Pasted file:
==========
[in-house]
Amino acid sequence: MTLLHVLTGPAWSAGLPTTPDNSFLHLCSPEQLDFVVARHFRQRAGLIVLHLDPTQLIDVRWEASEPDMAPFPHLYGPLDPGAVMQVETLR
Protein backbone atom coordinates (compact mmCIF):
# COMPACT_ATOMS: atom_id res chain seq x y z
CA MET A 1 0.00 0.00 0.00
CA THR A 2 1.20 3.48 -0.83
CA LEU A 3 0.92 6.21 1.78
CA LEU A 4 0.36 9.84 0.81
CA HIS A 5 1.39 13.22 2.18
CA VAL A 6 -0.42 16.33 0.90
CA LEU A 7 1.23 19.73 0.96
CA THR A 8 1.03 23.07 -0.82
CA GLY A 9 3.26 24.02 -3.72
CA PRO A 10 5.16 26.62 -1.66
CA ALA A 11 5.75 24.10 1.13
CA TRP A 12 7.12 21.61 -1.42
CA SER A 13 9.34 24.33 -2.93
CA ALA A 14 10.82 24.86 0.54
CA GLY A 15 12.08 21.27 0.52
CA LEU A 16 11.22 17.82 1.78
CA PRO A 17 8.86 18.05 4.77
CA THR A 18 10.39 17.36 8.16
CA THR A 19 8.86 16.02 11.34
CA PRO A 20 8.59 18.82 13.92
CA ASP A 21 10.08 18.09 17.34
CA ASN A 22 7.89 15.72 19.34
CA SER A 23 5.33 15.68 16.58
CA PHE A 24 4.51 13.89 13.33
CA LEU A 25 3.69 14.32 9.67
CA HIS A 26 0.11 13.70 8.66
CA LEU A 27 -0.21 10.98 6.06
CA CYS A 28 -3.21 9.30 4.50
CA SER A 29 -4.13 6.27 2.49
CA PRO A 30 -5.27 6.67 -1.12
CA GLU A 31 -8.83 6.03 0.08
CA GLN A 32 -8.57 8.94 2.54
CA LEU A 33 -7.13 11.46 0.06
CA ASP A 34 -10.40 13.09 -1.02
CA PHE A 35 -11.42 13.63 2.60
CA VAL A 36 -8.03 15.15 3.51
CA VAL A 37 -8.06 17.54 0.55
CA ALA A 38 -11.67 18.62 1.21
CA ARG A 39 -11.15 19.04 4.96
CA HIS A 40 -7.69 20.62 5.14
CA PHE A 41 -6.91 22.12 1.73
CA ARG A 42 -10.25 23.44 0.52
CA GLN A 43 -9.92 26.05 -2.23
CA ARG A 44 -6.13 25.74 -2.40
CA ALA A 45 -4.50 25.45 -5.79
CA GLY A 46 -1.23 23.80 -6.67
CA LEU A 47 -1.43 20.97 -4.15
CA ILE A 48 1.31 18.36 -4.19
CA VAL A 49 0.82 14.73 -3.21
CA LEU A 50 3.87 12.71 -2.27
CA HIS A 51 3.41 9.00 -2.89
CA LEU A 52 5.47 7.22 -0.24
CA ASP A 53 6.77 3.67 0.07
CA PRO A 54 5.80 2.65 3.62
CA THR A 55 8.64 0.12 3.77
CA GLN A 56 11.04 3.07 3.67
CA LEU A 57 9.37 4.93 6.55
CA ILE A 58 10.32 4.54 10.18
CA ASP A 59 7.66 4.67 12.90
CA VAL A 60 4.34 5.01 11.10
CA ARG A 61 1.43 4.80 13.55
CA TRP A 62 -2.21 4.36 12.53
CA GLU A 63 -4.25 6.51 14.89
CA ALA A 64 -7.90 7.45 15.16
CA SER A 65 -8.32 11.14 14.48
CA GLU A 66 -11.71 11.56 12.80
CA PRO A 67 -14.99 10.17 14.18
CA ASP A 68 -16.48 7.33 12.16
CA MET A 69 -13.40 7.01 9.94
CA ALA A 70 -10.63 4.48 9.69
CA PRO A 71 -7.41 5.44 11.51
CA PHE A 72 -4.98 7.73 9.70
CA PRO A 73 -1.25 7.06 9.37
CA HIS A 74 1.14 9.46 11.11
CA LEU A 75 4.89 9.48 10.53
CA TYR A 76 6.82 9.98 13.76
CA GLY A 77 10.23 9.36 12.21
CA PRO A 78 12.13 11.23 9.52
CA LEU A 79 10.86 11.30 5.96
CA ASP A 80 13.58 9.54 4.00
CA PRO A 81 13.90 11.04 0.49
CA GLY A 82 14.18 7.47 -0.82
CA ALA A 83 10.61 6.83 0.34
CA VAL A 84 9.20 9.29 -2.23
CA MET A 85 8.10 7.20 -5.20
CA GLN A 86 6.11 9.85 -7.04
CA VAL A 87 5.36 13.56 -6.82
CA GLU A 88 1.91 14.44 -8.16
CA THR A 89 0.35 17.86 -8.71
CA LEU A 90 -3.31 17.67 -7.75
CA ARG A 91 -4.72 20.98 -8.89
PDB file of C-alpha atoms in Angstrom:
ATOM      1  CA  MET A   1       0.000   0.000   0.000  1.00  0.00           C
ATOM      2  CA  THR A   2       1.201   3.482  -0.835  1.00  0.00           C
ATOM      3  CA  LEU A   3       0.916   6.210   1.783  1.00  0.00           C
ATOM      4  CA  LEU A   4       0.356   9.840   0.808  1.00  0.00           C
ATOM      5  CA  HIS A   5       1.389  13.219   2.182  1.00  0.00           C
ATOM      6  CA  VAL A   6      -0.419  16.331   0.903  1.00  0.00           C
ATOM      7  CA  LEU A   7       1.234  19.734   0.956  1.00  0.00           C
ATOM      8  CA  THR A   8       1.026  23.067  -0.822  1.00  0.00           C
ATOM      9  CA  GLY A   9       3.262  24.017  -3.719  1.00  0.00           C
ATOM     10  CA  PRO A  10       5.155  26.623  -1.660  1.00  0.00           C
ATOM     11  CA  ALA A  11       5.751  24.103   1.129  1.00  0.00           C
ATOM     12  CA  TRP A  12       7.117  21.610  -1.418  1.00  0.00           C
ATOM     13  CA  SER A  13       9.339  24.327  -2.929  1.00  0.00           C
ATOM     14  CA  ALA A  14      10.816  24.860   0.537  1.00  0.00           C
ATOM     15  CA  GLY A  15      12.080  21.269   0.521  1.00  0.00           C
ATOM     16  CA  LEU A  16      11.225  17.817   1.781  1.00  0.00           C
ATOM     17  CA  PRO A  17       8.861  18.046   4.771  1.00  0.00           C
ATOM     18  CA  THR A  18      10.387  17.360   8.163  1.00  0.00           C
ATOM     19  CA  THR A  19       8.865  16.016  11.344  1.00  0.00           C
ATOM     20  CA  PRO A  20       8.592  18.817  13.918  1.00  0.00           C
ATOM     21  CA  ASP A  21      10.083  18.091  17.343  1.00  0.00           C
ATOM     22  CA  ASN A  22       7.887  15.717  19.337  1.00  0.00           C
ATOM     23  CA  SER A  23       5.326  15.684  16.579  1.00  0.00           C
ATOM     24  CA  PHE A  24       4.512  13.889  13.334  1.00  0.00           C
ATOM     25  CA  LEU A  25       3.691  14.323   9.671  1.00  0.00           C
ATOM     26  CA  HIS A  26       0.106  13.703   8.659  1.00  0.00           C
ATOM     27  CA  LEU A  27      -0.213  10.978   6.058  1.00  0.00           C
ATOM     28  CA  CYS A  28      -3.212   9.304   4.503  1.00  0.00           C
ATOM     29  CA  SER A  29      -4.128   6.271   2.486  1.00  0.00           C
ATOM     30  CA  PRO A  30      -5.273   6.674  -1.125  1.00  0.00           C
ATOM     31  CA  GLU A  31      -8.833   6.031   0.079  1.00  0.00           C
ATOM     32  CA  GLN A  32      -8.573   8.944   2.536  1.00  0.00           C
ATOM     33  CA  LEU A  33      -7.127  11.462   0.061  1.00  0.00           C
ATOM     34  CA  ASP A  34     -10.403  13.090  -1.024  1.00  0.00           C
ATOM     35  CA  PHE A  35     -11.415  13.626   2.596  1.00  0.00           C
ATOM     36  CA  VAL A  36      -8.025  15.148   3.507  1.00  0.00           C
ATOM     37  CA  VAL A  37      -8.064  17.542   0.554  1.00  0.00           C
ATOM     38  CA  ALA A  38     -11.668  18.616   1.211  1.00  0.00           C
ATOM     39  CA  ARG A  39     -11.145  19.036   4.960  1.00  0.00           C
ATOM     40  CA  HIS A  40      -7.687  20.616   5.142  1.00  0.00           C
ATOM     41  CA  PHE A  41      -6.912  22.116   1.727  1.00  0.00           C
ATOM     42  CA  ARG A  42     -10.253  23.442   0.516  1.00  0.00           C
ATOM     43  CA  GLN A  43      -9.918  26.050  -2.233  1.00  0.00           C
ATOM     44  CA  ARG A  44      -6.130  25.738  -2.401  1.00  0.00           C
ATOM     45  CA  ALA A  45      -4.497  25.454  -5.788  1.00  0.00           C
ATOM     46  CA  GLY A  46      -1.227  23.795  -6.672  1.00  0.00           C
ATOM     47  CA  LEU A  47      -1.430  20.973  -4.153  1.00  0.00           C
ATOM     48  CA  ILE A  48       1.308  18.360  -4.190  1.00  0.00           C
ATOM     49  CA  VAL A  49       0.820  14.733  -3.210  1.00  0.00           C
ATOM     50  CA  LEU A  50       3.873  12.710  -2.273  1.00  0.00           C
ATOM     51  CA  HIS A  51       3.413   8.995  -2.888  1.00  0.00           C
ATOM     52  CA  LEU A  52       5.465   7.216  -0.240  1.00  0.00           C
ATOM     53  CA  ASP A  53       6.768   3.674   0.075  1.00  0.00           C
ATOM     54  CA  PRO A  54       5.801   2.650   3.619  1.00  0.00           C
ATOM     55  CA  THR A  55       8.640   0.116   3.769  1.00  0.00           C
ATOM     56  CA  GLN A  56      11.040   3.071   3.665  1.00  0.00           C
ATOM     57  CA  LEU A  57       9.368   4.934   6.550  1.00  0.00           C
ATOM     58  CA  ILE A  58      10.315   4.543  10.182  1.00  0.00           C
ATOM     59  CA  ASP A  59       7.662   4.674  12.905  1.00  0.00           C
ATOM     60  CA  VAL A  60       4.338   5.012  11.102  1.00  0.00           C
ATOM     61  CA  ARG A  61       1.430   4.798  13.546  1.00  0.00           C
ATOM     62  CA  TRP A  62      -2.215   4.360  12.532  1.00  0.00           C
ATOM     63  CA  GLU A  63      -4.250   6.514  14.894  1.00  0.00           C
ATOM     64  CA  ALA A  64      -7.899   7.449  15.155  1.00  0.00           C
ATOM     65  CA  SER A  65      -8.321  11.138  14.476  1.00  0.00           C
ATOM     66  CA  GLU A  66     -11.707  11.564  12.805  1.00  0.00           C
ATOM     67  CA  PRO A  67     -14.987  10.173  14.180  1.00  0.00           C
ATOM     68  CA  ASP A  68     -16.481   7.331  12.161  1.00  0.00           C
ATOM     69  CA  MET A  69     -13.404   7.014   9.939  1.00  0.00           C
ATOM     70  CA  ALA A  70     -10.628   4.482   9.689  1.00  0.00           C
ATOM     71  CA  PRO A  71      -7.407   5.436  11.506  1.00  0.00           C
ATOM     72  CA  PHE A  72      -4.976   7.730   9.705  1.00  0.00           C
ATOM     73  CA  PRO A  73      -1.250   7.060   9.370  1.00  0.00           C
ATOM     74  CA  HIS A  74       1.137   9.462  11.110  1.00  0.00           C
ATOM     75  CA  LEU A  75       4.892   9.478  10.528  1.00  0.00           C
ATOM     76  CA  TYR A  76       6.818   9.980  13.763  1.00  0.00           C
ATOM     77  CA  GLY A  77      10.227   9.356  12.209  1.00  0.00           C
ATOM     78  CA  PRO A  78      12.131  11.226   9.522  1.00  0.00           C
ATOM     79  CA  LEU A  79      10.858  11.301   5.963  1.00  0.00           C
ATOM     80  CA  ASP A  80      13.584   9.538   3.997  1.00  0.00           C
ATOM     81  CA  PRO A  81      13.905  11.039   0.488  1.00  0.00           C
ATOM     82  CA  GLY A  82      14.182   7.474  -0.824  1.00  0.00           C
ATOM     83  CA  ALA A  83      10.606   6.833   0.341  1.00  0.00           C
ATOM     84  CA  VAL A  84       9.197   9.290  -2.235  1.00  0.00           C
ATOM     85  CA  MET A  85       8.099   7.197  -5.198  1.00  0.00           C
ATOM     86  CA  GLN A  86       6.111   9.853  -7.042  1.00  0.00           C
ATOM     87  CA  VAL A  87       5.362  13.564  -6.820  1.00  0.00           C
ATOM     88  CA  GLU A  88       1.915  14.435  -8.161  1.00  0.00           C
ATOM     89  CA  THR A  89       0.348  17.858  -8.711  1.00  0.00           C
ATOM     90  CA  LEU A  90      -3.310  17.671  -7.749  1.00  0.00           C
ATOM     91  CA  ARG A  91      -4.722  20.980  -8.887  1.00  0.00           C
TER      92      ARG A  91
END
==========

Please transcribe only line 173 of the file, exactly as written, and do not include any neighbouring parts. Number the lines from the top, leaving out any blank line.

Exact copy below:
ATOM     77  CA  GLY A  77      10.227   9.356  12.209  1.00  0.00           C